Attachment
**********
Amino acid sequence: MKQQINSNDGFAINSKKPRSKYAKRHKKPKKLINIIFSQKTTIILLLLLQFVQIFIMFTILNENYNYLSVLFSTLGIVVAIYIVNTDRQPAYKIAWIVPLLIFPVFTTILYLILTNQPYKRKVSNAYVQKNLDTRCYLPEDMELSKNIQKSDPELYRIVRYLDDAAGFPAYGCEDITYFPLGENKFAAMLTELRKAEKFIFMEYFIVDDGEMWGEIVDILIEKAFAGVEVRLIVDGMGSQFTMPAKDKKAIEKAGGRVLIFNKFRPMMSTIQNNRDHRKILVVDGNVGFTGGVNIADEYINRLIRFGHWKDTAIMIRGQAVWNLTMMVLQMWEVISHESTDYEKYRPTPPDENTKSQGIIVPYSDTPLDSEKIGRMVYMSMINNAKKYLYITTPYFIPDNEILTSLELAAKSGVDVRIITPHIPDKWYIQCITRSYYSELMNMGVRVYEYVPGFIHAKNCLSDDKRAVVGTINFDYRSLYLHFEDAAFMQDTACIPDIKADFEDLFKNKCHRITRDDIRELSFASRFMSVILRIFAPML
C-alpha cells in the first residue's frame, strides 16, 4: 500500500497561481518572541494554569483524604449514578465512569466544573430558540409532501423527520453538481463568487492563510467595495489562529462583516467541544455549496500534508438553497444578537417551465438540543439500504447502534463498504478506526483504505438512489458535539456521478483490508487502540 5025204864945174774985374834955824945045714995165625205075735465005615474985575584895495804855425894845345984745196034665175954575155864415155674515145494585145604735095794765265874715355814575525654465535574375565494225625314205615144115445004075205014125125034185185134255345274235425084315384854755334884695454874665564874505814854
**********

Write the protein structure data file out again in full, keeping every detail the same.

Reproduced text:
Amino acid sequence: MKQQINSNDGFAINSKKPRSKYAKRHKKPKKLINIIFSQKTTIILLLLLQFVQIFIMFTILNENYNYLSVLFSTLGIVVAIYIVNTDRQPAYKIAWIVPLLIFPVFTTILYLILTNQPYKRKVSNAYVQKNLDTRCYLPEDMELSKNIQKSDPELYRIVRYLDDAAGFPAYGCEDITYFPLGENKFAAMLTELRKAEKFIFMEYFIVDDGEMWGEIVDILIEKAFAGVEVRLIVDGMGSQFTMPAKDKKAIEKAGGRVLIFNKFRPMMSTIQNNRDHRKILVVDGNVGFTGGVNIADEYINRLIRFGHWKDTAIMIRGQAVWNLTMMVLQMWEVISHESTDYEKYRPTPPDENTKSQGIIVPYSDTPLDSEKIGRMVYMSMINNAKKYLYITTPYFIPDNEILTSLELAAKSGVDVRIITPHIPDKWYIQCITRSYYSELMNMGVRVYEYVPGFIHAKNCLSDDKRAVVGTINFDYRSLYLHFEDAAFMQDTACIPDIKADFEDLFKNKCHRITRDDIRELSFASRFMSVILRIFAPML
C-alpha cells in the first residue's frame, strides 16, 4: 500500500497561481518572541494554569483524604449514578465512569466544573430558540409532501423527520453538481463568487492563510467595495489562529462583516467541544455549496500534508438553497444578537417551465438540543439500504447502534463498504478506526483504505438512489458535539456521478483490508487502540 5025204864945174774985374834955824945045714995165625205075735465005615474985575584895495804855425894845345984745196034665175954575155864415155674515145494585145604735095794765265874715355814575525654465535574375565494225625314205615144115445004075205014125125034185185134255345274235425084315384854755334884695454874665564874505814854